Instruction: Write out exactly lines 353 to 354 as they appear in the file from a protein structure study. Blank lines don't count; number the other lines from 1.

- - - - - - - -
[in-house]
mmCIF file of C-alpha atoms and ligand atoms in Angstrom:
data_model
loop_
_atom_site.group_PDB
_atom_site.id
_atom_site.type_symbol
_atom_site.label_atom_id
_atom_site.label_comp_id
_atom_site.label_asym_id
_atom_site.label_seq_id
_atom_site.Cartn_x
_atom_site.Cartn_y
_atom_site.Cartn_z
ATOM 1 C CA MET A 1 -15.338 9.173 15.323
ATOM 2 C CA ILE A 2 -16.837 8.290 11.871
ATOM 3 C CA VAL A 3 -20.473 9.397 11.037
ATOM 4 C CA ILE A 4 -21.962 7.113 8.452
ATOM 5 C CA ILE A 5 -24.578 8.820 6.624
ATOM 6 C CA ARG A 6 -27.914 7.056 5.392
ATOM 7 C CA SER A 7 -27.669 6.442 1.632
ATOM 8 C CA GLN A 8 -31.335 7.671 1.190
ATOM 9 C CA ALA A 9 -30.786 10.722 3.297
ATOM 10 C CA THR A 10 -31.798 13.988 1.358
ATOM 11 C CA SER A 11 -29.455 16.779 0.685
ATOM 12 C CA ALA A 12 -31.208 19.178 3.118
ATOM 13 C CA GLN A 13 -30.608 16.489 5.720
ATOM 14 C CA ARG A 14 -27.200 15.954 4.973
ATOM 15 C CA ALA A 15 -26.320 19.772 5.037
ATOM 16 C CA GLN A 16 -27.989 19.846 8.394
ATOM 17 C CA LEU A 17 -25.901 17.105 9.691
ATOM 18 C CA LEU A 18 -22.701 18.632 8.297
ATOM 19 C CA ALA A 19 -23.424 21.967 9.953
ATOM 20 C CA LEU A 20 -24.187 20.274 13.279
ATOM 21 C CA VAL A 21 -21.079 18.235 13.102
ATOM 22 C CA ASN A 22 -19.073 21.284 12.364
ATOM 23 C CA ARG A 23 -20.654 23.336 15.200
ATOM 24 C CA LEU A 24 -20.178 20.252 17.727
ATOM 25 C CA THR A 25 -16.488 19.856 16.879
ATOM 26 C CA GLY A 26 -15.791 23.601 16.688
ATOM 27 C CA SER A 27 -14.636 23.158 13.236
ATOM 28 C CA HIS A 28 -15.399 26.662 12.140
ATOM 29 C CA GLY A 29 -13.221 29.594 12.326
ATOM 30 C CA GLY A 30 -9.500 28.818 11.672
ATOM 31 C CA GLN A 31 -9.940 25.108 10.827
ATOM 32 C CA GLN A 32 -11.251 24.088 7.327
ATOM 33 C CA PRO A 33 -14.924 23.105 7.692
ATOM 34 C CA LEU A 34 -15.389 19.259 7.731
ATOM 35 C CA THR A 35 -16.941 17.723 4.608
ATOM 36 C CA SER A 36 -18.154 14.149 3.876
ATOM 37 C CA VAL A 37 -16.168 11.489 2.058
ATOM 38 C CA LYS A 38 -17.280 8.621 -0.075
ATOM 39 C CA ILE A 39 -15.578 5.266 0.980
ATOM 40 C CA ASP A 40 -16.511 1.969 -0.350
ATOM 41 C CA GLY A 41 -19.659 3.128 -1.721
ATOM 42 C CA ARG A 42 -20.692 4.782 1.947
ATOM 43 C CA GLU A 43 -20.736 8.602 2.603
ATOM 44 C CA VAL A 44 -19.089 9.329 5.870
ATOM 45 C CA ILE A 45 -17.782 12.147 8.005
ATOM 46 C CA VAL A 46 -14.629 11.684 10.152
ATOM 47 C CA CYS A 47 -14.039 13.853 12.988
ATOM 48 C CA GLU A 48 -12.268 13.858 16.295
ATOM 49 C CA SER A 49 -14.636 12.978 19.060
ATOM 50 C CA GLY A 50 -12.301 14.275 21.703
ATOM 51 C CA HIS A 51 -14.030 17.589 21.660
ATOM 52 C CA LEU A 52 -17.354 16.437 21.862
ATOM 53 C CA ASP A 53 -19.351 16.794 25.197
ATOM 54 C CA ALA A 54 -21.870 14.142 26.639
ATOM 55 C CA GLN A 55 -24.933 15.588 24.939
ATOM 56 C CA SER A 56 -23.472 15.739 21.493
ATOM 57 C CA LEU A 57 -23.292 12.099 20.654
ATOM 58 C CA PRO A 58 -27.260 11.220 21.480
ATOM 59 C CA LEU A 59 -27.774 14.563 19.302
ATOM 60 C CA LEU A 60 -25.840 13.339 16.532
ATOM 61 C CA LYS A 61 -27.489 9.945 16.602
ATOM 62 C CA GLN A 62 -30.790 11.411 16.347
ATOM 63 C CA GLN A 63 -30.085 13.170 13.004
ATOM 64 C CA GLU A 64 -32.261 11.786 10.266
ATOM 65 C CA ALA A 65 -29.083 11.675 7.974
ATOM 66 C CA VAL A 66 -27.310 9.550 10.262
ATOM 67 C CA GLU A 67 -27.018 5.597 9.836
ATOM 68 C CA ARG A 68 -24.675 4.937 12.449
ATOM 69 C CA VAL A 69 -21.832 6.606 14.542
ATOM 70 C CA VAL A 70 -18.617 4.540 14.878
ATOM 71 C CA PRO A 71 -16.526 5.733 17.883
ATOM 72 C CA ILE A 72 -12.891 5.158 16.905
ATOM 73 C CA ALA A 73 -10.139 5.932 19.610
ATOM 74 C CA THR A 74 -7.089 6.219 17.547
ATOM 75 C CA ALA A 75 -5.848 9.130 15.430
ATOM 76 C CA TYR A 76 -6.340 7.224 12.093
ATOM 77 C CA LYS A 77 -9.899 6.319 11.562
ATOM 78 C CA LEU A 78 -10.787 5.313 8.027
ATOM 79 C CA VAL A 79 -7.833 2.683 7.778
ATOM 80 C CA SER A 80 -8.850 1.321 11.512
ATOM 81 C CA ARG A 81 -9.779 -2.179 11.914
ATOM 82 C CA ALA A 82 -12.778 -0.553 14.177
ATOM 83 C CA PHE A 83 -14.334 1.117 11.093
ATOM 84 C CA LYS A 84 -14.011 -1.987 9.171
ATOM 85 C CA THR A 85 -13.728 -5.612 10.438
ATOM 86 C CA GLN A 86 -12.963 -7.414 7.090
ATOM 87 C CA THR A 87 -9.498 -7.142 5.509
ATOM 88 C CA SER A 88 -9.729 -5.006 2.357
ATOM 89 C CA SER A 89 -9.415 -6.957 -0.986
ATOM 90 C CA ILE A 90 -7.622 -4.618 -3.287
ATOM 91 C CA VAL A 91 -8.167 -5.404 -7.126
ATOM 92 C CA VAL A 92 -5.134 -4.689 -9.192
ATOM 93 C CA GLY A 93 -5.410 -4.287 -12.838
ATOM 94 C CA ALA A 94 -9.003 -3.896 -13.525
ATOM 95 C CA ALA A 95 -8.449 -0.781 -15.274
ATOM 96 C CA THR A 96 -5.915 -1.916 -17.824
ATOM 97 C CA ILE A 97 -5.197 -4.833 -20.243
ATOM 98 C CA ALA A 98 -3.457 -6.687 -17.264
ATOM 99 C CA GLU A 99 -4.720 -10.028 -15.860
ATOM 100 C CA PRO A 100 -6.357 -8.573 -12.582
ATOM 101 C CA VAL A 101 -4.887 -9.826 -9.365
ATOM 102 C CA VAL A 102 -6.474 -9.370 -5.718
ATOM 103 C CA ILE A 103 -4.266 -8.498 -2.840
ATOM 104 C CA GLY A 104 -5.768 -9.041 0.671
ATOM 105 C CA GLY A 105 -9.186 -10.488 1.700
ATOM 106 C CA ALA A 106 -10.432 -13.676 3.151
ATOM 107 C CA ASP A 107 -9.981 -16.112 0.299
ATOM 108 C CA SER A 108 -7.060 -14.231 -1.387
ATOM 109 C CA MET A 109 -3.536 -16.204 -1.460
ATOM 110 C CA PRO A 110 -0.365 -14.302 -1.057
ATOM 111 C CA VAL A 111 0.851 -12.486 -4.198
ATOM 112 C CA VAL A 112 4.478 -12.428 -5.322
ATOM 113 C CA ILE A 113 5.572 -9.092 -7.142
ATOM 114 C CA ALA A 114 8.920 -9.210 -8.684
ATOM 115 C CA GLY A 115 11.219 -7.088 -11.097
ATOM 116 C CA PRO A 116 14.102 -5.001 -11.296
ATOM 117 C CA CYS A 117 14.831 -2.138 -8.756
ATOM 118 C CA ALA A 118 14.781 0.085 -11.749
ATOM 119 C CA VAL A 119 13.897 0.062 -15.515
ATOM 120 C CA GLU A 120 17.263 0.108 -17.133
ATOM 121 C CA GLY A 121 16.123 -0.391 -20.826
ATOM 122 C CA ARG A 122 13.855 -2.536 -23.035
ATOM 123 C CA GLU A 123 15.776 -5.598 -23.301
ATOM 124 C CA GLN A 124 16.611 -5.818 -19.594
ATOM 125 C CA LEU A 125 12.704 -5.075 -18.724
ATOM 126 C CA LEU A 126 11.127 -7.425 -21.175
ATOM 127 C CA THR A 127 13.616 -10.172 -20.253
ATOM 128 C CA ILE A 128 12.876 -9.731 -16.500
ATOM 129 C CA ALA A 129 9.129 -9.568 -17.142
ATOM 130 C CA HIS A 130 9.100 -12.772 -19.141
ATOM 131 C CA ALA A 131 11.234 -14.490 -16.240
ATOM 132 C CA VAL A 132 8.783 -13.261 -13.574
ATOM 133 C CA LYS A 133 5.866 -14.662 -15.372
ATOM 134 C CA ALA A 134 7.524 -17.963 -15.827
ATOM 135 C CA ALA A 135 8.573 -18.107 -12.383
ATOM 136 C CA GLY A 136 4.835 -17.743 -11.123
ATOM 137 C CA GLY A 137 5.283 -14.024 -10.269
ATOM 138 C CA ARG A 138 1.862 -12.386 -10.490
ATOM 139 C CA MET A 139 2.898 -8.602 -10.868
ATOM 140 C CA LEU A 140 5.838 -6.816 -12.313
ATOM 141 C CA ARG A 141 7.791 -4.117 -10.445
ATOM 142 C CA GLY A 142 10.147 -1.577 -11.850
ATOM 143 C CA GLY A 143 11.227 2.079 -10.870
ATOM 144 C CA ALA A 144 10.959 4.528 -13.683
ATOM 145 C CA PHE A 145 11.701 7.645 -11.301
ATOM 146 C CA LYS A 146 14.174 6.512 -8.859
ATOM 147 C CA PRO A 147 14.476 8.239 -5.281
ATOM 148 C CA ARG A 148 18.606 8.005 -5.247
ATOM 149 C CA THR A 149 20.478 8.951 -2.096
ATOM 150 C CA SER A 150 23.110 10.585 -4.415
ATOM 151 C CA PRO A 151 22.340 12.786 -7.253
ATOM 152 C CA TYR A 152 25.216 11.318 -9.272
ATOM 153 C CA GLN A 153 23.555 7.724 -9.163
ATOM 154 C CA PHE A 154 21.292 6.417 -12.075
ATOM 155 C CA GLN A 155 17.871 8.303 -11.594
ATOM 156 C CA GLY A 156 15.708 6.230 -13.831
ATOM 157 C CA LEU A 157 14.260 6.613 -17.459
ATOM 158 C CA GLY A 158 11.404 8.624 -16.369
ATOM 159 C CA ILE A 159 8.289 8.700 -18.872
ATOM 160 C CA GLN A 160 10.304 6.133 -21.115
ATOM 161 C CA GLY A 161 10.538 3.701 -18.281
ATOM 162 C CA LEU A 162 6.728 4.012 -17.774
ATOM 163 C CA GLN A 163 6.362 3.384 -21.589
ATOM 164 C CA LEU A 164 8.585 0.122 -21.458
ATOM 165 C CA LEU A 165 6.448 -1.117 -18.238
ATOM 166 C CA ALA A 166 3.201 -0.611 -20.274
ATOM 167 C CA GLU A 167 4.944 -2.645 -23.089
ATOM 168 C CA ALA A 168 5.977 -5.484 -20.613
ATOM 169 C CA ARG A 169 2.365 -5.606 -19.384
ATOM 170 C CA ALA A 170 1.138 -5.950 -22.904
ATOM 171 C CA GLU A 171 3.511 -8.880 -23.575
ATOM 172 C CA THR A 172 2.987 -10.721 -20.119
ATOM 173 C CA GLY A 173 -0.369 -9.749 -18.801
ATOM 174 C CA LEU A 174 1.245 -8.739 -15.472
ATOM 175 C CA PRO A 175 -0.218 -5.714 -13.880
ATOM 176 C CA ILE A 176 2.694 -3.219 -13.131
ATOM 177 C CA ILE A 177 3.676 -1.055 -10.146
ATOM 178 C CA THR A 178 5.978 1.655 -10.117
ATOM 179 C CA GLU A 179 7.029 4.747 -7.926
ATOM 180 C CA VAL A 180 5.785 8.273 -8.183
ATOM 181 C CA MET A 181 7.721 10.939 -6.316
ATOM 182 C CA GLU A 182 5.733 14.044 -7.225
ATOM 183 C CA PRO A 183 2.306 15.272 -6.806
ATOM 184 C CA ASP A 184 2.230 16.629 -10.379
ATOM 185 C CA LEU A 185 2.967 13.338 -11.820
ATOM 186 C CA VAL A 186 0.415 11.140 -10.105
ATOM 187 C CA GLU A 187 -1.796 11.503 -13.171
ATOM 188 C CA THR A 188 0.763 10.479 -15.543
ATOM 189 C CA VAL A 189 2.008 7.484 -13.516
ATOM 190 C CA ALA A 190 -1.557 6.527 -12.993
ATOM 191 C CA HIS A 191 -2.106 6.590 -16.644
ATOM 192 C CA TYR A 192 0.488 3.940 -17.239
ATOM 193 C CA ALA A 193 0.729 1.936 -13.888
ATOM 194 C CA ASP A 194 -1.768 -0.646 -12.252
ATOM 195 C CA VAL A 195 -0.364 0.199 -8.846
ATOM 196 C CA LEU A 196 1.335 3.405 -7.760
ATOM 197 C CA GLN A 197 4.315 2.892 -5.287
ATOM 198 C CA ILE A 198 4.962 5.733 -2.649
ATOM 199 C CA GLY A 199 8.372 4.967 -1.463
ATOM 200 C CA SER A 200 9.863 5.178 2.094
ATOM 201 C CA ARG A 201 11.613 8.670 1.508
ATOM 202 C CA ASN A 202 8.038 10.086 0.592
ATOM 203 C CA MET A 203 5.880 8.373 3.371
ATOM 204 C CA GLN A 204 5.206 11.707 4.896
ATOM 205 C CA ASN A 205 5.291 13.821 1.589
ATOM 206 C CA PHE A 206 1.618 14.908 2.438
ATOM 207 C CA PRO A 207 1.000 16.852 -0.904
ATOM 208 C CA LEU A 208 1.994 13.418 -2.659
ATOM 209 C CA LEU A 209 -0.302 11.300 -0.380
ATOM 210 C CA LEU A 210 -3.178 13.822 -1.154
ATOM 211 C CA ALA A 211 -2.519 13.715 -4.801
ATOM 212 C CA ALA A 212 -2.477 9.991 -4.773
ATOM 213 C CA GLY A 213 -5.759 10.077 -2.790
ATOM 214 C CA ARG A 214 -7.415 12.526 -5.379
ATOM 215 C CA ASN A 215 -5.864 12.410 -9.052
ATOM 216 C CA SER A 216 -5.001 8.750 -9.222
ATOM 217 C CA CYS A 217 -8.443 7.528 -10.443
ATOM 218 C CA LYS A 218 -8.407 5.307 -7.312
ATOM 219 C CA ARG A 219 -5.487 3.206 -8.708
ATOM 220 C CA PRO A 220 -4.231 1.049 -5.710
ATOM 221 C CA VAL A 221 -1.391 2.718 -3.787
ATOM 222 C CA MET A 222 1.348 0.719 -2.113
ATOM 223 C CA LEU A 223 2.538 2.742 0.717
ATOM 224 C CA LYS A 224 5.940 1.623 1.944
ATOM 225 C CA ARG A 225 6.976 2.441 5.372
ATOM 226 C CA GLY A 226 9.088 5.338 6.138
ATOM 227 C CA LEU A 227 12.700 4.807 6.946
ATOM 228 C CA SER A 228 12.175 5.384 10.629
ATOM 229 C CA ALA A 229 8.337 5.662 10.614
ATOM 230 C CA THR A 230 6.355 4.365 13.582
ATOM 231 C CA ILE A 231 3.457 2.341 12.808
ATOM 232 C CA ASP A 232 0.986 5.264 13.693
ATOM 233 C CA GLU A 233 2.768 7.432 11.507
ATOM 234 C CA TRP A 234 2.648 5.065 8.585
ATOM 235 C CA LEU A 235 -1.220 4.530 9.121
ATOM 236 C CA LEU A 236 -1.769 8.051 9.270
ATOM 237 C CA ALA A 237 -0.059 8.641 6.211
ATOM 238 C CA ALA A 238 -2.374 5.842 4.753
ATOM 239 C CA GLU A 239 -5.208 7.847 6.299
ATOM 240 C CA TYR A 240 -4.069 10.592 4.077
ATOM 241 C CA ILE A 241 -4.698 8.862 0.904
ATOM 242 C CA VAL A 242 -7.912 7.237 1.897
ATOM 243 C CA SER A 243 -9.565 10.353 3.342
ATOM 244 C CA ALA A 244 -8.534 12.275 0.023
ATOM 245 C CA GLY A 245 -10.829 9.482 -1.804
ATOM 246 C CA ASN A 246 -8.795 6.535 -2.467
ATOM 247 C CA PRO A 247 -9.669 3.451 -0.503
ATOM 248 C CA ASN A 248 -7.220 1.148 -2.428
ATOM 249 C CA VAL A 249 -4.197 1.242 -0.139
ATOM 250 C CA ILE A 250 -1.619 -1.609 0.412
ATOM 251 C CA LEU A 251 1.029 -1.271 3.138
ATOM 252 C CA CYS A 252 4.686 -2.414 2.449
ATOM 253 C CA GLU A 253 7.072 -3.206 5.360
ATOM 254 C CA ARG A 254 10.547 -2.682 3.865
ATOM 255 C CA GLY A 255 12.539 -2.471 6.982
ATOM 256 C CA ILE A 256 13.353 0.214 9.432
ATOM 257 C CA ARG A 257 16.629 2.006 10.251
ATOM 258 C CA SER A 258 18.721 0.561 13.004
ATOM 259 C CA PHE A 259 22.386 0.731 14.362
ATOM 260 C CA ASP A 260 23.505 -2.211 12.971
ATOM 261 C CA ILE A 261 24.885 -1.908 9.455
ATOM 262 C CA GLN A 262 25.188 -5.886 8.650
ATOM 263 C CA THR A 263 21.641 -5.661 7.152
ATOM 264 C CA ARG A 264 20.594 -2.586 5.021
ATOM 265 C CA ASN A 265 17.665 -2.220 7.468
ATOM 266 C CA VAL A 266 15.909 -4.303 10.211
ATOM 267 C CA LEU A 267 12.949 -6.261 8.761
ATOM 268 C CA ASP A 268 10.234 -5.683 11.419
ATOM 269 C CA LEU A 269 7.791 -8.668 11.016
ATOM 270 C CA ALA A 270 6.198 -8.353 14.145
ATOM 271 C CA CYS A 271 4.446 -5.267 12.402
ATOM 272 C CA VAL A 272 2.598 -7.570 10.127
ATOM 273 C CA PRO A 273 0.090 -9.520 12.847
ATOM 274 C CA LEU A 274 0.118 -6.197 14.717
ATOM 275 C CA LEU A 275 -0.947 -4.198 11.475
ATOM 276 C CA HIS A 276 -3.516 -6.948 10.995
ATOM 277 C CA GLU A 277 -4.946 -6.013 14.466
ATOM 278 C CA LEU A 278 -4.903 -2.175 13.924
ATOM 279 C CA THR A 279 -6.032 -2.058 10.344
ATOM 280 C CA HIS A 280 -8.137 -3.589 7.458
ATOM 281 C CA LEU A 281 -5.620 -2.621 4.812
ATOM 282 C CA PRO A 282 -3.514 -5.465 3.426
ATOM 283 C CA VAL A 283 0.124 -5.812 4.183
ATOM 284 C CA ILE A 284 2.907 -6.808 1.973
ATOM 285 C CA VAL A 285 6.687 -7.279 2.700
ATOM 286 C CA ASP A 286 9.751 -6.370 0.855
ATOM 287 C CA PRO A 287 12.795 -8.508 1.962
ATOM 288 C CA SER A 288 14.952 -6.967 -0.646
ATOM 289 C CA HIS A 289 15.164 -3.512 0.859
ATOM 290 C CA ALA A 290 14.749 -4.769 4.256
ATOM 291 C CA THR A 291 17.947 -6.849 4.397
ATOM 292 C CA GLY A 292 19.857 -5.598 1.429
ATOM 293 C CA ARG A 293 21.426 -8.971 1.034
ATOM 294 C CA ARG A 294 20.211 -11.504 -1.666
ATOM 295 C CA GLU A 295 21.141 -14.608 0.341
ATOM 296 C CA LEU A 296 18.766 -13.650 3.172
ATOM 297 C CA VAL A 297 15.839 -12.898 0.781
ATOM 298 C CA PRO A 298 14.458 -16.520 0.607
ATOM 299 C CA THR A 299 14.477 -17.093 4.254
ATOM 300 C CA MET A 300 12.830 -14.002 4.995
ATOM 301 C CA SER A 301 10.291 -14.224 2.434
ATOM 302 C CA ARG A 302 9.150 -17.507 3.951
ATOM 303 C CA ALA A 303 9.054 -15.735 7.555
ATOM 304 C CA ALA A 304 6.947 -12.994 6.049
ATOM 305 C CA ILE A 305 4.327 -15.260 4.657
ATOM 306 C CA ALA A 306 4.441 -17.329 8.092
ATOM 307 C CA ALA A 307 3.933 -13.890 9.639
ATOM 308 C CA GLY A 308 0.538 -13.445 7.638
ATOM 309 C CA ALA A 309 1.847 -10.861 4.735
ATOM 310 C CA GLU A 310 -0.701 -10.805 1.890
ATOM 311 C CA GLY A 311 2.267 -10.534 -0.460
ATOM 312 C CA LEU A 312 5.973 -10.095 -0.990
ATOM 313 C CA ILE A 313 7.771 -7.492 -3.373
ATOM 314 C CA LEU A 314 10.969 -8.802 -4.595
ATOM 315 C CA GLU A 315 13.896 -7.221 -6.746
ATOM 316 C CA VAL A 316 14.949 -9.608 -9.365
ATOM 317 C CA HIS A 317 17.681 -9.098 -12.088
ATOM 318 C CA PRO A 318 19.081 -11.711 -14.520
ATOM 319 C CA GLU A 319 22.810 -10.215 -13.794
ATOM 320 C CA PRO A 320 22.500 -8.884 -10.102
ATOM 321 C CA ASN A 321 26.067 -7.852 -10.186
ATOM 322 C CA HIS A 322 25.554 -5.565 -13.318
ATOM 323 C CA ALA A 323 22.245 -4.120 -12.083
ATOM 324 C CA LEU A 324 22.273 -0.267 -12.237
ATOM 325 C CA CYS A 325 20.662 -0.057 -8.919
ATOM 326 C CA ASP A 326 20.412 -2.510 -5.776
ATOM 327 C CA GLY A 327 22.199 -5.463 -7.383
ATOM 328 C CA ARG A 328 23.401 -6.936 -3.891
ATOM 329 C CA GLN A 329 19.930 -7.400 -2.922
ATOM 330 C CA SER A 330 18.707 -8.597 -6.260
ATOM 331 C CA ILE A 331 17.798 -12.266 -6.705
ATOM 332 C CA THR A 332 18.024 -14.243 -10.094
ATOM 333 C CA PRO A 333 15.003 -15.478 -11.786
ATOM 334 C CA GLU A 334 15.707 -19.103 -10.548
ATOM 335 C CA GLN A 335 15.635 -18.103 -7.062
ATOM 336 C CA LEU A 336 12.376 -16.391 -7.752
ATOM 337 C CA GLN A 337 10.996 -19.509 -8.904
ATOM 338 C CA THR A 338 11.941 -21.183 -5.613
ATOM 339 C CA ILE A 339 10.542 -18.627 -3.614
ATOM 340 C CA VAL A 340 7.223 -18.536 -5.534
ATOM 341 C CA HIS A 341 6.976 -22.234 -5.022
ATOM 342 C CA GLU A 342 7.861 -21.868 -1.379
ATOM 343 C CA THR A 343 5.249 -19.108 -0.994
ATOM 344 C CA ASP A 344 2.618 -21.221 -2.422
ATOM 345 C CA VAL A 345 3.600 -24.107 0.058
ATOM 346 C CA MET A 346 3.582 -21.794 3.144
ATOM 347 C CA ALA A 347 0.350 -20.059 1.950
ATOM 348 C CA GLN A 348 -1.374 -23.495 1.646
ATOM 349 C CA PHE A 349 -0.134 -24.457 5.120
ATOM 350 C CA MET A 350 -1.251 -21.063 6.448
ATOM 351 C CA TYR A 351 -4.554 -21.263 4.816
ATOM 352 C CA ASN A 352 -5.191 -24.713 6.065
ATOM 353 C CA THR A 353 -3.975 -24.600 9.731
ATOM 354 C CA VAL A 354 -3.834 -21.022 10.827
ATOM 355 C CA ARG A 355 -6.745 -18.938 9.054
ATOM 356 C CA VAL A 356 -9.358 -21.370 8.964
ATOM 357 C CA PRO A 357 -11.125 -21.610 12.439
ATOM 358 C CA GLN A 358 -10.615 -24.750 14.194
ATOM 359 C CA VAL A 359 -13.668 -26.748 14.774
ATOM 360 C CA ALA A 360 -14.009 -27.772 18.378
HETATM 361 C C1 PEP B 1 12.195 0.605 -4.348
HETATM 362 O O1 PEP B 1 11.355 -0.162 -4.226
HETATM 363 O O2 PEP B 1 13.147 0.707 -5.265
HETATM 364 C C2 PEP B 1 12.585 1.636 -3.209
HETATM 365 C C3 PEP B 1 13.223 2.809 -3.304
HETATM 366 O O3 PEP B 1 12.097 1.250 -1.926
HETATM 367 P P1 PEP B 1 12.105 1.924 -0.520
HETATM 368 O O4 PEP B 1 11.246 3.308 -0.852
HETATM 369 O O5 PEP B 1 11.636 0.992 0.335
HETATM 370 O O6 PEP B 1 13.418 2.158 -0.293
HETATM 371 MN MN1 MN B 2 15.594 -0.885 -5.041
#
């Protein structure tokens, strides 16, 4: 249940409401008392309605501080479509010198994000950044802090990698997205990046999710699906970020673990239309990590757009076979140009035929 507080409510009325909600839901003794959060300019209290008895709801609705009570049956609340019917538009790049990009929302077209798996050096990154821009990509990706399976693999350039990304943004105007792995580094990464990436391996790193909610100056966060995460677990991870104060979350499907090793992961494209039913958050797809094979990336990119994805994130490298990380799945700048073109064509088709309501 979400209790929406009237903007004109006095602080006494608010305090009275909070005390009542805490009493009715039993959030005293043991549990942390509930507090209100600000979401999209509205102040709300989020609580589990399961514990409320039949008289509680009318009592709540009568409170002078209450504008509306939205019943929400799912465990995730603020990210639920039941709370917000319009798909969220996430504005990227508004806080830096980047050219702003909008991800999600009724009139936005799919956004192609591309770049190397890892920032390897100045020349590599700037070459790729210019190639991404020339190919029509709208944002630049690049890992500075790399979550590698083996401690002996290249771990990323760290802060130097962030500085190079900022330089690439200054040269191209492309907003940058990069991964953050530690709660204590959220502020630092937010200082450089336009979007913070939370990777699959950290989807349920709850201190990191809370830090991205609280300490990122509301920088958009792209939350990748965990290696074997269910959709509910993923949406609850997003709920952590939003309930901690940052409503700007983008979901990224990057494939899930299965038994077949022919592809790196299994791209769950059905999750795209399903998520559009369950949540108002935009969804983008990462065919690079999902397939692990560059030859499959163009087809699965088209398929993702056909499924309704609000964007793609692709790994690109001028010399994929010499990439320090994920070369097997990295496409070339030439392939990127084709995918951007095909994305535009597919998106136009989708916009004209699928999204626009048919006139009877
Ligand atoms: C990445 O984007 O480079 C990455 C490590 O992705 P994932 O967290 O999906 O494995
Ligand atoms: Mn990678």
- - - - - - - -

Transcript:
ATOM 339 C CA ILE A 339 10.542 -18.627 -3.614
ATOM 340 C CA VAL A 340 7.223 -18.536 -5.534